On the 26th day of November 1949, the newly formed democracy of India adopted its constitution and on the very first page under Article 1(1), it was imprinted that “India that is Bharat shall be Union of states.” A union of states because the framers of our constitution believed that our first step towards a welfare state should be providing citizens with grassroots democracy. They dreamt of a Union where the central government would act as a paperweight to bind different opinions of people of different origins in this vastly diverse country. But this idea of our founding fathers seem to be suppressed in recent times.
India has adopted the system of Federal Parliamentary Constitutional Republic which means that citizens of India have the right to elect their representatives at the central and provincial level. Both governments have the right to make laws on their respective subjects as described in part eleven of the Constitution. Federal states differ from confederations where the central government is comparatively weak and subordinate to the regional governments and from a Unitary state which has a strong and restraining central government with no or subordinate regional power.
In the past few years, federalism and democracy in India are neglected whether it’s the enactment of the Government of National Capital Territory Of Delhi (Amendment) Act or the central government supported the political crisis in many states. Enactment of the GNCTD Amendment Act is the most recent example of a union government neglecting both, federal nature of Indian governance and the order of the Honourable Supreme Court.
To understand the politics of Delhi we have to go back to the pre-independent India where Delhi was governed directly by the Viceroy through his representative, The Chief Commissioner. In 1951, after India attained Independence, The Government of Part C States Act was passed. According to which Delhi would have an elected Legislative Assembly and a Chief Minister who would have all the powers to govern the state except Police, Public Order and Land. These three subjects were to be controlled by the central government through an appointed Chief Commissioner.
In 1956, with the passing of the States Reorganisation Act and recommendations of the Fazal Ali Commission, Delhi was classified as Union Territory and its Legislative Assembly was, subsequently, dissolved. The post of Chief Minister of Delhi was reintroduced in the year 1991 when following widespread demand of Legislative Assembly Constitution (sixty-ninth amendment) Act and Government of National Capital Territory of Delhi was passed.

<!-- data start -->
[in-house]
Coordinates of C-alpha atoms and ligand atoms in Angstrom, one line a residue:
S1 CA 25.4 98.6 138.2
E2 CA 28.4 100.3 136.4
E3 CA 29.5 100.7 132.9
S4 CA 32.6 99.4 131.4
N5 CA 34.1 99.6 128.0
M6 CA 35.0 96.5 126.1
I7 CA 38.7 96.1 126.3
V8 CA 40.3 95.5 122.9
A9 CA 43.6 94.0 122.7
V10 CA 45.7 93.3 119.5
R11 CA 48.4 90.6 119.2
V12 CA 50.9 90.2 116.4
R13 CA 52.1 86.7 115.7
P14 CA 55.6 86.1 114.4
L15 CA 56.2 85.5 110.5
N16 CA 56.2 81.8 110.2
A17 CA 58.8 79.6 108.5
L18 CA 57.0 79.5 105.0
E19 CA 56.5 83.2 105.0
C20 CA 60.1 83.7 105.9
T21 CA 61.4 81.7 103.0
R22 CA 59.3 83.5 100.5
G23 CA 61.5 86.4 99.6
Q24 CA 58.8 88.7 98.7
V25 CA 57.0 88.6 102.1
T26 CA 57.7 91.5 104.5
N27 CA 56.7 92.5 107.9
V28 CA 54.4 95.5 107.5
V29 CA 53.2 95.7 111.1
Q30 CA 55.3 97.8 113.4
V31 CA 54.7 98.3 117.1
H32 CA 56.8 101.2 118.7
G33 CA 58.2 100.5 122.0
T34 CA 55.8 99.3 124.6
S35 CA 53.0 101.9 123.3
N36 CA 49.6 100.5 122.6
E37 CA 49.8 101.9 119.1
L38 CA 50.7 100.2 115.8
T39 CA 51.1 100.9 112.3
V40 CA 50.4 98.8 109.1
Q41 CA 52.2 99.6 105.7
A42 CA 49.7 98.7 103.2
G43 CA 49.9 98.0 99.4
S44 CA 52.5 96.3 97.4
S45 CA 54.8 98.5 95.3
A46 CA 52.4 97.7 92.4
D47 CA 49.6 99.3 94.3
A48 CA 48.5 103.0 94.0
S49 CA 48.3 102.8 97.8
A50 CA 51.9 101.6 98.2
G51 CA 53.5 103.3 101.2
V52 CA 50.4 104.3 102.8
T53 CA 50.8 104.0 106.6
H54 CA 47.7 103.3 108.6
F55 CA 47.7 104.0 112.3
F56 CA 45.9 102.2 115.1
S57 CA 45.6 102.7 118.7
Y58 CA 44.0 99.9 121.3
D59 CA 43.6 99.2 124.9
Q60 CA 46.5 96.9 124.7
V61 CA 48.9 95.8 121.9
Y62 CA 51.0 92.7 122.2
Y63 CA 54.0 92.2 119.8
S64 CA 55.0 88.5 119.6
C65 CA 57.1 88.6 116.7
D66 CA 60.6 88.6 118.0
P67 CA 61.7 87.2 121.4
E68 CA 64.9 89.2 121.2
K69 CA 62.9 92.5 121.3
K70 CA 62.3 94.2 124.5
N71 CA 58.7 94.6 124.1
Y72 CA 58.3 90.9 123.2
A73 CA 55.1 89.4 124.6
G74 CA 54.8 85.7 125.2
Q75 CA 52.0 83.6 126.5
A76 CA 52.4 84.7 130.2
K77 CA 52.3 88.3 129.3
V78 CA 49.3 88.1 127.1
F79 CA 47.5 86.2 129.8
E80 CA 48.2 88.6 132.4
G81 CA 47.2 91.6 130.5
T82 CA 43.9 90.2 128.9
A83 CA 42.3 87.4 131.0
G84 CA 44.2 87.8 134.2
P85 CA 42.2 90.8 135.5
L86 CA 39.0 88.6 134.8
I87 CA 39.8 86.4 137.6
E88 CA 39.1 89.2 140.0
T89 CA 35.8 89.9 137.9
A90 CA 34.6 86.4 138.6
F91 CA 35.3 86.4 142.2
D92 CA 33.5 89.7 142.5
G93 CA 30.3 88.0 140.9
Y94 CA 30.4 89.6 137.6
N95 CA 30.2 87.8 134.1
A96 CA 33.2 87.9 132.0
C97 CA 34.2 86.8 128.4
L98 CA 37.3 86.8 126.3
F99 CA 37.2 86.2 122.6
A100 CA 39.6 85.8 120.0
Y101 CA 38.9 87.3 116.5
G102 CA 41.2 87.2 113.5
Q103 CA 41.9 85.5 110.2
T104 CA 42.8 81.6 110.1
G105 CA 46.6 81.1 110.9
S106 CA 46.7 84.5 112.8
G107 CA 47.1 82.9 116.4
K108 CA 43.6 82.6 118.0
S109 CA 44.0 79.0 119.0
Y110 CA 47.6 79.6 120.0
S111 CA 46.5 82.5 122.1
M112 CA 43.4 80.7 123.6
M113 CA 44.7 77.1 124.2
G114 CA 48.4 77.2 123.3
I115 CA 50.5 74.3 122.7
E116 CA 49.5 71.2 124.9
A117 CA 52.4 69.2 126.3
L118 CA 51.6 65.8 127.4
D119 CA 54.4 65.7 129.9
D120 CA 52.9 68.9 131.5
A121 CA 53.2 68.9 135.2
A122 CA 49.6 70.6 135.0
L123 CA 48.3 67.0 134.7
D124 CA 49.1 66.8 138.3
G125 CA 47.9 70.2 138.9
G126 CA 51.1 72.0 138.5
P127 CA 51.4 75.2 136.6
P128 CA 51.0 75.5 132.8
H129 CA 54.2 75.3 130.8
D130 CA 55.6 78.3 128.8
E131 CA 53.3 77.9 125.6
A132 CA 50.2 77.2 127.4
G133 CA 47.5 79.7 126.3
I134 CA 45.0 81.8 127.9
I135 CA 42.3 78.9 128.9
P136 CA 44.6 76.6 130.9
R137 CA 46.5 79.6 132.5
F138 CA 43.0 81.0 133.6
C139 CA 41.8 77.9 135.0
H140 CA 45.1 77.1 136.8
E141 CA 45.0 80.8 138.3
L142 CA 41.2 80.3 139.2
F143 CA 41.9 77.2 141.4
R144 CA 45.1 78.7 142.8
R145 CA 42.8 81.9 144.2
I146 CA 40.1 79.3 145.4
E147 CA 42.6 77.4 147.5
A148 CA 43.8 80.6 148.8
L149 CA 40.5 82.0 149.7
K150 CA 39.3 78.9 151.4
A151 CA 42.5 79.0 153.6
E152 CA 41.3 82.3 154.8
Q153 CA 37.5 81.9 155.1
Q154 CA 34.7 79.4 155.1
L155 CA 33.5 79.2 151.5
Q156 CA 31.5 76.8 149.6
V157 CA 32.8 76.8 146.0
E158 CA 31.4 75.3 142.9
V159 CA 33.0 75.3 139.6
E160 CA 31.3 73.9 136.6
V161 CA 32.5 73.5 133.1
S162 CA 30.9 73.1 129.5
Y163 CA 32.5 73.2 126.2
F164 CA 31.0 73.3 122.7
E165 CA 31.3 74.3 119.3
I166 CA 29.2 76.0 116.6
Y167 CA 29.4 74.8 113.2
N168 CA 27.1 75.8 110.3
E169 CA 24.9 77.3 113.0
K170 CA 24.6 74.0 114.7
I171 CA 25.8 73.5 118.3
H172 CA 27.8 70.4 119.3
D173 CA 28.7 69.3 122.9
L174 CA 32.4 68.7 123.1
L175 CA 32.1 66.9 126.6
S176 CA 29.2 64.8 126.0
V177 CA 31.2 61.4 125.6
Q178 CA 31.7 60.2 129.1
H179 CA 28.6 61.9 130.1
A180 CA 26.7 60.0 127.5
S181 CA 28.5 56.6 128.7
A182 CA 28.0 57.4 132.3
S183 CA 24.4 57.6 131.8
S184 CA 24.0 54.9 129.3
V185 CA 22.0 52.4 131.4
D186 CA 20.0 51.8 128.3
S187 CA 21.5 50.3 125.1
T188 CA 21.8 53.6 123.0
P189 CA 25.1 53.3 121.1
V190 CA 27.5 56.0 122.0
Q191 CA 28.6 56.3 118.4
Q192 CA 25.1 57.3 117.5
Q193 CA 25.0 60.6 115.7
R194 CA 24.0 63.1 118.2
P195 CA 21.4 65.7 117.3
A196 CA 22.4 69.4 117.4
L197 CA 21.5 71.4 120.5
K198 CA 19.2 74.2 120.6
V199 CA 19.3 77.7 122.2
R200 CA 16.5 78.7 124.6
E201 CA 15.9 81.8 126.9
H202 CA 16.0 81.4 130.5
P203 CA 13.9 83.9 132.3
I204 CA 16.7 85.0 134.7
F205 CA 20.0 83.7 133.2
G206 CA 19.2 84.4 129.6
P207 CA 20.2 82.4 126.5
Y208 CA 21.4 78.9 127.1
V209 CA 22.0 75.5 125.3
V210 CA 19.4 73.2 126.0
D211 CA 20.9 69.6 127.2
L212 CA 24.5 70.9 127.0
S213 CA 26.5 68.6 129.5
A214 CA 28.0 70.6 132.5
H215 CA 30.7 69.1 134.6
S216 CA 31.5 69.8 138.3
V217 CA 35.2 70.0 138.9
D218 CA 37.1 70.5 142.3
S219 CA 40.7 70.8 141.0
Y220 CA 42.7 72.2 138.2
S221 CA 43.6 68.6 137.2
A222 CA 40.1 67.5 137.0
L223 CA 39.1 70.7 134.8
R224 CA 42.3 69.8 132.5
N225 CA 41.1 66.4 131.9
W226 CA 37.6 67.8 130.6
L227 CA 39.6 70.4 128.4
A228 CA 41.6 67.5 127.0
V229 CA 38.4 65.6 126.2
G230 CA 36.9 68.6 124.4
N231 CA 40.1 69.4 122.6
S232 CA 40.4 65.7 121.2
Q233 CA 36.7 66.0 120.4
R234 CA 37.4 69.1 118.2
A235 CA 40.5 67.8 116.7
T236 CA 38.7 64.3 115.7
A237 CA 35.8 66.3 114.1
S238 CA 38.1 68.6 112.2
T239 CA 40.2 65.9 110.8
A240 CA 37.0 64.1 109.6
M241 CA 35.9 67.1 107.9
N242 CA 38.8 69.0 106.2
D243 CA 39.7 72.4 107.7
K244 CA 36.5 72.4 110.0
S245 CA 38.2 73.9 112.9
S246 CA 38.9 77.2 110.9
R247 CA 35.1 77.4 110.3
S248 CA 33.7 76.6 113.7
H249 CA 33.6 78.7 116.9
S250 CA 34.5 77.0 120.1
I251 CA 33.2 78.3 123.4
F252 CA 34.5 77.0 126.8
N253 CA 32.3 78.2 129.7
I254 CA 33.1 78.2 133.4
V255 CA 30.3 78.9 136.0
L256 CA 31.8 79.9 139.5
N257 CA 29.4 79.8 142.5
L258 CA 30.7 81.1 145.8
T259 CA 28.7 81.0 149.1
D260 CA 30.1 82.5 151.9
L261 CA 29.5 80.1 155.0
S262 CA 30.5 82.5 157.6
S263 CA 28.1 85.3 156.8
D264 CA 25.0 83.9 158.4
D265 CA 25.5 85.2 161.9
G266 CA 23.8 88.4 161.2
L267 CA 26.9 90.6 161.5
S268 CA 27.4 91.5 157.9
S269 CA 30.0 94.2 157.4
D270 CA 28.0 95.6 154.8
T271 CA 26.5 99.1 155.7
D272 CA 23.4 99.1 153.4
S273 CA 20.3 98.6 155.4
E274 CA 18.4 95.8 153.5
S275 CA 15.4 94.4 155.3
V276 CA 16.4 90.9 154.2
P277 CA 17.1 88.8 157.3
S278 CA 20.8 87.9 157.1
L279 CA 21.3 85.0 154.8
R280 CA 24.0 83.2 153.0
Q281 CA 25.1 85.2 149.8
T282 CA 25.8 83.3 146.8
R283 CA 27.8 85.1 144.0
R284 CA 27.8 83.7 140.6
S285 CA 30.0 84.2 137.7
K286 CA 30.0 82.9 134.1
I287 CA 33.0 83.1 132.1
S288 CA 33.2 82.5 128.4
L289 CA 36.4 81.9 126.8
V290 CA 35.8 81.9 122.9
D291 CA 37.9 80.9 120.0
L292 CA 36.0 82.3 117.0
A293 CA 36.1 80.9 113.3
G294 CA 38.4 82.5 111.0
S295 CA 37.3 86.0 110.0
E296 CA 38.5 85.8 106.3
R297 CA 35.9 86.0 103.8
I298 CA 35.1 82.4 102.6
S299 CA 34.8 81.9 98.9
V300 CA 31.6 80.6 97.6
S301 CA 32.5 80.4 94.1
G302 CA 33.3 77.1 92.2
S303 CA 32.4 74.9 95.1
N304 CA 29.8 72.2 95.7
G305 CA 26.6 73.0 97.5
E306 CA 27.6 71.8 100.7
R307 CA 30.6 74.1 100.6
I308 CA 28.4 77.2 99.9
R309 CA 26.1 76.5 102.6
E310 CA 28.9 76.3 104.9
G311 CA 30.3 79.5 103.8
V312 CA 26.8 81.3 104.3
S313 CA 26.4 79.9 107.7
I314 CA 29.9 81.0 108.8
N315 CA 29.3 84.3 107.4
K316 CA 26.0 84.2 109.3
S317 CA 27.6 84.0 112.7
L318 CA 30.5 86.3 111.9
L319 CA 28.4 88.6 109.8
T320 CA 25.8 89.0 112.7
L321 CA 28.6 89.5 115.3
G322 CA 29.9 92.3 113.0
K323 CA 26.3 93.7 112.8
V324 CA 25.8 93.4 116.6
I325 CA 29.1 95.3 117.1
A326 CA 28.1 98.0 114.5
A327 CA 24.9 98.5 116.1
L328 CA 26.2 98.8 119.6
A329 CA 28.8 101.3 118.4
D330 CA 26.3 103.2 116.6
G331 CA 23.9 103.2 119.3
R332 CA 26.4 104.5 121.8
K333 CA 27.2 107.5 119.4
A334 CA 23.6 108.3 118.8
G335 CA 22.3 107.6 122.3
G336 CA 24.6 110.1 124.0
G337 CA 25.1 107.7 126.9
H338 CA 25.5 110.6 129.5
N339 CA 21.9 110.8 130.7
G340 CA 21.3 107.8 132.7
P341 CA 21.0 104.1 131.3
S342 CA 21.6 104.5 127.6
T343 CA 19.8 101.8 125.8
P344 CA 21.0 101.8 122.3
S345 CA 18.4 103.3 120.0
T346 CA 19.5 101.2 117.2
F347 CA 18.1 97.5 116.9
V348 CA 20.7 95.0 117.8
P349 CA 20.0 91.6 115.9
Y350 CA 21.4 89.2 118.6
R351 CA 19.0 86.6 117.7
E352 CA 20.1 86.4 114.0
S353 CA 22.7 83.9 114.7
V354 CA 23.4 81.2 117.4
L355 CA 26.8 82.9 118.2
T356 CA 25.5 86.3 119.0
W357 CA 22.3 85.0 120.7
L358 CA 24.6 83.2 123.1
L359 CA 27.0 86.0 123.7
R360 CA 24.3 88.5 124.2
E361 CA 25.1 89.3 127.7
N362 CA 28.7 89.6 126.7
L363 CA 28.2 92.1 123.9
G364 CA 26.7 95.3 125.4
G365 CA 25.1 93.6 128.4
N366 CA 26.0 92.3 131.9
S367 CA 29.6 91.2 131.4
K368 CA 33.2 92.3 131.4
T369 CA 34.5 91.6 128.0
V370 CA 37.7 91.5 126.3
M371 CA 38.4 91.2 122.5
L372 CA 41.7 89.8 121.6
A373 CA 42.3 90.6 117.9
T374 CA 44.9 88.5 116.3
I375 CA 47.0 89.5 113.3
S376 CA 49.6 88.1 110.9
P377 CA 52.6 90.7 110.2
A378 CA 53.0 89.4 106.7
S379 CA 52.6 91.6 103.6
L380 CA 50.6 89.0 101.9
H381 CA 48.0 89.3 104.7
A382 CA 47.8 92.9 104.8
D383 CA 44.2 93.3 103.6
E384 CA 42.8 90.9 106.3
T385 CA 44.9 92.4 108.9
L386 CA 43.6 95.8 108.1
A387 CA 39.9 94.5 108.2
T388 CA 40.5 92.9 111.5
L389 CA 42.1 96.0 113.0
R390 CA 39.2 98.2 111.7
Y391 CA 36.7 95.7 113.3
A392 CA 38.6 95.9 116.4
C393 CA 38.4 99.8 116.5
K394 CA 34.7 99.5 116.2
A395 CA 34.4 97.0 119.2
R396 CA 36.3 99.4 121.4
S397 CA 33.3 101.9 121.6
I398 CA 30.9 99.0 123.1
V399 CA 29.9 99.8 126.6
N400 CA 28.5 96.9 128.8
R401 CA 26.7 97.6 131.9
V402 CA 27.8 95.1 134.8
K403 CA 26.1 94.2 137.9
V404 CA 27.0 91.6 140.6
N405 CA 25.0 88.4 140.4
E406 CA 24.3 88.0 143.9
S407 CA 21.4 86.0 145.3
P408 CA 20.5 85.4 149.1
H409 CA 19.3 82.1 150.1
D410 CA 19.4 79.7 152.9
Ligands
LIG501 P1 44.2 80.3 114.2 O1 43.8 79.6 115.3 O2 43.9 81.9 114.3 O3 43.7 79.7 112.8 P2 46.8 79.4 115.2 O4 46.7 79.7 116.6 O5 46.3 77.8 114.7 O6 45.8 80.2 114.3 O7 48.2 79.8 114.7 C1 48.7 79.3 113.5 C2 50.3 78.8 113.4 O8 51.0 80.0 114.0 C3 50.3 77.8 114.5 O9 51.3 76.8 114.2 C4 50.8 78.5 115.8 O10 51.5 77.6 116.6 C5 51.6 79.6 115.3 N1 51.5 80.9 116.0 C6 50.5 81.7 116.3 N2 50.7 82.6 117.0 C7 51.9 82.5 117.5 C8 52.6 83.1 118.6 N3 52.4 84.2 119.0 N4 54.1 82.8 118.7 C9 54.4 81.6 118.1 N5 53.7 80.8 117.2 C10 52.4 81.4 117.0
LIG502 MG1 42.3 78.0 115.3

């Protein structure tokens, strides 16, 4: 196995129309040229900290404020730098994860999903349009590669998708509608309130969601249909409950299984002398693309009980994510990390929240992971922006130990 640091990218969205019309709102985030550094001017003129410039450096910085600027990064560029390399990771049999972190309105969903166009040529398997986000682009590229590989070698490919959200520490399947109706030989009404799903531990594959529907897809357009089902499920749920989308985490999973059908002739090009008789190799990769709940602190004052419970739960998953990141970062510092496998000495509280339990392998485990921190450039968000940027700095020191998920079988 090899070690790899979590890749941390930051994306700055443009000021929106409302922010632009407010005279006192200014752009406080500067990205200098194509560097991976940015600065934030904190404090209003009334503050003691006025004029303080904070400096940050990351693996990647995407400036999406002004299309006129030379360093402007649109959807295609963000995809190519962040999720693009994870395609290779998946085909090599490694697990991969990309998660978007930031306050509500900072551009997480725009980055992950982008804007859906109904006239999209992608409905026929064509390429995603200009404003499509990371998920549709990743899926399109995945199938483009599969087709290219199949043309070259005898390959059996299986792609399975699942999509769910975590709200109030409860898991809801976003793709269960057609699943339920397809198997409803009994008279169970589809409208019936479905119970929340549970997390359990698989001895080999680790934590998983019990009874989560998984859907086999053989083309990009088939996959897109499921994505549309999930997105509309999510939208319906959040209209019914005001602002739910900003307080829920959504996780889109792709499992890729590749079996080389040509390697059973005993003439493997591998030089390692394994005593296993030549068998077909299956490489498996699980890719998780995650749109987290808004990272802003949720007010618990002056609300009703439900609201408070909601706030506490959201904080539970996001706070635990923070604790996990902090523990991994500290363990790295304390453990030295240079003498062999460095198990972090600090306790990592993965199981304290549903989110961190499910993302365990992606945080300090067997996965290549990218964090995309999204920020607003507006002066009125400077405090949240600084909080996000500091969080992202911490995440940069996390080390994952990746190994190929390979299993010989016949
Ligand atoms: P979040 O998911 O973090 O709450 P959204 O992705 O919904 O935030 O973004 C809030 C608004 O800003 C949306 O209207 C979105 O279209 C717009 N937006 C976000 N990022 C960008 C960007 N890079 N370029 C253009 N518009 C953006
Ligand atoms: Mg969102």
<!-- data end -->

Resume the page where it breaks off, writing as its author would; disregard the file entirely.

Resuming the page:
In 2017, an appeal was filed to an August 2016 verdict of the Delhi High Court that ruled that the lieutenant governor of Delhi exercised “complete control of all matters regarding National Capital Territory (NCT) of Delhi“. In its verdict the Supreme Court of India quashed the High Courts judgment and bench led by, then, Chief Justice of India Deepak Mishra pronounced its judgement, on June 4, 2018, as: ‘The lieutenant governor of Delhi had no independent decision-making powers and was bound to follow the “aid and advice” of the Delhi chief-minister-headed council of ministers of the Government of Delhi on all matters except those pertaining to police, public order and land.’
On March 15th, Central Government presented a bill in the parliament titled The Government of NCT of Delhi (Amendment) Act that defines Lieutenant Governor as the absolute authority in Delhi. The other notable point of the act is it prohibits the Legislative Assembly from making any rule to enable itself or its Committees to:
- consider the matters of the day-to-day administration of the NCT of Delhi; and
- conduct any inquiry to administrative decisions.
Summarily, the powers of the elected government of Delhi is minimized and the centre will now exercise full control over the territory through its representative. The alignment of the incumbent party is trying to justify this decision while the government of Delhi opposed it. Soon after the bill was presented in the Parliament, Deputy Chief Minister of Delhi Manish Sisodia called a press conference and asserted that because the party running the central government couldn’t win the assembly polls held last year, they found another way to control the territory. Apart from all these political statements, this is, undoubtedly, an attempt to change the basic structure of the Constitution and misuse of power.